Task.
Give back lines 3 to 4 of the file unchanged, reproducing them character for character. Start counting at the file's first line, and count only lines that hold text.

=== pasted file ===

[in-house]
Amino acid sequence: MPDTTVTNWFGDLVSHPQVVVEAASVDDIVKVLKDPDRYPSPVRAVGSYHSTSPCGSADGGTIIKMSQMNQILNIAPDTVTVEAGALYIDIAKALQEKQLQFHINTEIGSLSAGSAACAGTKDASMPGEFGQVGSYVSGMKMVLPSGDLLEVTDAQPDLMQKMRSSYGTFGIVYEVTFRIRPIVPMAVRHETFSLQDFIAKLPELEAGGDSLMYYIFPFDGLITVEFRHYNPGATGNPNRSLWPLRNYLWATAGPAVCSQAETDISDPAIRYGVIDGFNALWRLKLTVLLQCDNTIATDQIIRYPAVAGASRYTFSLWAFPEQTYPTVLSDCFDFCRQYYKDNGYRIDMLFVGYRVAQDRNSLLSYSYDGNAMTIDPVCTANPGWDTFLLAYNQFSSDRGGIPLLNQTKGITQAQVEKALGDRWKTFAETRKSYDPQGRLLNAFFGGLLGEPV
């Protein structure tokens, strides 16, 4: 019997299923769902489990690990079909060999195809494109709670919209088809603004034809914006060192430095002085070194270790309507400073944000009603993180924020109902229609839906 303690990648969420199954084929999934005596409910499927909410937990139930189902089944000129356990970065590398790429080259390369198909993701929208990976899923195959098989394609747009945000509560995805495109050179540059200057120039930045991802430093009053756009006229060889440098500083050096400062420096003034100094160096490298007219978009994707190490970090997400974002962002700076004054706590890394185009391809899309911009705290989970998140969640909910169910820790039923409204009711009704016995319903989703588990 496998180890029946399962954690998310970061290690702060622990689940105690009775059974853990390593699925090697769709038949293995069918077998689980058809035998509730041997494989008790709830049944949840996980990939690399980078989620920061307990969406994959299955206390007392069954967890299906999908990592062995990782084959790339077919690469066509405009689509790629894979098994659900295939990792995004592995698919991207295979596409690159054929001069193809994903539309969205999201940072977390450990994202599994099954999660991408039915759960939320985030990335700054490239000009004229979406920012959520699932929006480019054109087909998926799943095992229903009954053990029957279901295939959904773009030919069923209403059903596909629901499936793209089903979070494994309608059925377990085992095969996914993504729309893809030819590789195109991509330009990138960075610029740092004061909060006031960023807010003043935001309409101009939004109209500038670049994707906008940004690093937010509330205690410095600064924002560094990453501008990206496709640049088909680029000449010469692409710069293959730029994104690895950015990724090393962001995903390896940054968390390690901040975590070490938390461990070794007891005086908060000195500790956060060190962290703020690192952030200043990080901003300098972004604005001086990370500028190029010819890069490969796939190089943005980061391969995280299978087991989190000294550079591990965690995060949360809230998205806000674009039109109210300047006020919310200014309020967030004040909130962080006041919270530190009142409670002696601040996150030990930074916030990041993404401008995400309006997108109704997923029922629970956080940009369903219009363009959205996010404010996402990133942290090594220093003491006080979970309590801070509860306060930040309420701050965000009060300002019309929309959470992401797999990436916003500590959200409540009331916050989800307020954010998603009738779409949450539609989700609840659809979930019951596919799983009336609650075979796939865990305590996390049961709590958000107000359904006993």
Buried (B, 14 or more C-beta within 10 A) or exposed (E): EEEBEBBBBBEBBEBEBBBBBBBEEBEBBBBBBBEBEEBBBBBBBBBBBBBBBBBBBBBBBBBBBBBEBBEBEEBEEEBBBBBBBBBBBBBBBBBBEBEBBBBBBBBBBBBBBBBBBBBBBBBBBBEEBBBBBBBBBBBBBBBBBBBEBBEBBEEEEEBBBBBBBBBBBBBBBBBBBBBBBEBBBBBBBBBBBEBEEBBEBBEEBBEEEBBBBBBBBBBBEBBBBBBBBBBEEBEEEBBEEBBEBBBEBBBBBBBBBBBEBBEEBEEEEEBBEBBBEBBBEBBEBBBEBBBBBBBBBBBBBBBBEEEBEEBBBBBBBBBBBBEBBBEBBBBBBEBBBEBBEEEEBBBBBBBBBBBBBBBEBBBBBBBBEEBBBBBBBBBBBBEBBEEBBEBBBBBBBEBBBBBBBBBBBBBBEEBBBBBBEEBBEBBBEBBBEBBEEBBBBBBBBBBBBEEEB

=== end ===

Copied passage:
């Protein structure tokens, strides 16, 4: 019997299923769902489990690990079909060999195809494109709670919209088809603004034809914006060192430095002085070194270790309507400073944000009603993180924020109902229609839906 303690990648969420199954084929999934005596409910499927909410937990139930189902089944000129356990970065590398790429080259390369198909993701929208990976899923195959098989394609747009945000509560995805495109050179540059200057120039930045991802430093009053756009006229060889440098500083050096400062420096003034100094160096490298007219978009994707190490970090997400974002962002700076004054706590890394185009391809899309911009705290989970998140969640909910169910820790039923409204009711009704016995319903989703588990 496998180890029946399962954690998310970061290690702060622990689940105690009775059974853990390593699925090697769709038949293995069918077998689980058809035998509730041997494989008790709830049944949840996980990939690399980078989620920061307990969406994959299955206390007392069954967890299906999908990592062995990782084959790339077919690469066509405009689509790629894979098994659900295939990792995004592995698919991207295979596409690159054929001069193809994903539309969205999201940072977390450990994202599994099954999660991408039915759960939320985030990335700054490239000009004229979406920012959520699932929006480019054109087909998926799943095992229903009954053990029957279901295939959904773009030919069923209403059903596909629901499936793209089903979070494994309608059925377990085992095969996914993504729309893809030819590789195109991509330009990138960075610029740092004061909060006031960023807010003043935001309409101009939004109209500038670049994707906008940004690093937010509330205690410095600064924002560094990453501008990206496709640049088909680029000449010469692409710069293959730029994104690895950015990724090393962001995903390896940054968390390690901040975590070490938390461990070794007891005086908060000195500790956060060190962290703020690192952030200043990080901003300098972004604005001086990370500028190029010819890069490969796939190089943005980061391969995280299978087991989190000294550079591990965690995060949360809230998205806000674009039109109210300047006020919310200014309020967030004040909130962080006041919270530190009142409670002696601040996150030990930074916030990041993404401008995400309006997108109704997923029922629970956080940009369903219009363009959205996010404010996402990133942290090594220093003491006080979970309590801070509860306060930040309420701050965000009060300002019309929309959470992401797999990436916003500590959200409540009331916050989800307020954010998603009738779409949450539609989700609840659809979930019951596919799983009336609650075979796939865990305590996390049961709590958000107000359904006993």
Buried (B, 14 or more C-beta within 10 A) or exposed (E): EEEBEBBBBBEBBEBEBBBBBBBEEBEBBBBBBBEBEEBBBBBBBBBBBBBBBBBBBBBBBBBBBBBEBBEBEEBEEEBBBBBBBBBBBBBBBBBBEBEBBBBBBBBBBBBBBBBBBBBBBBBBBBEEBBBBBBBBBBBBBBBBBBBEBBEBBEEEEEBBBBBBBBBBBBBBBBBBBBBBBEBBBBBBBBBBBEBEEBBEBBEEBBEEEBBBBBBBBBBBEBBBBBBBBBBEEBEEEBBEEBBEBBBEBBBBBBBBBBBEBBEEBEEEEEBBEBBBEBBBEBBEBBBEBBBBBBBBBBBBBBBBEEEBEEBBBBBBBBBBBBEBBBEBBBBBBEBBBEBBEEEEBBBBBBBBBBBBBBBEBBBBBBBBEEBBBBBBBBBBBBEBBEEBBEBBBBBBBEBBBBBBBBBBBBBBEEBBBBBBEEBBEBBBEBBBEBBEEBBBBBBBBBBBBEEEB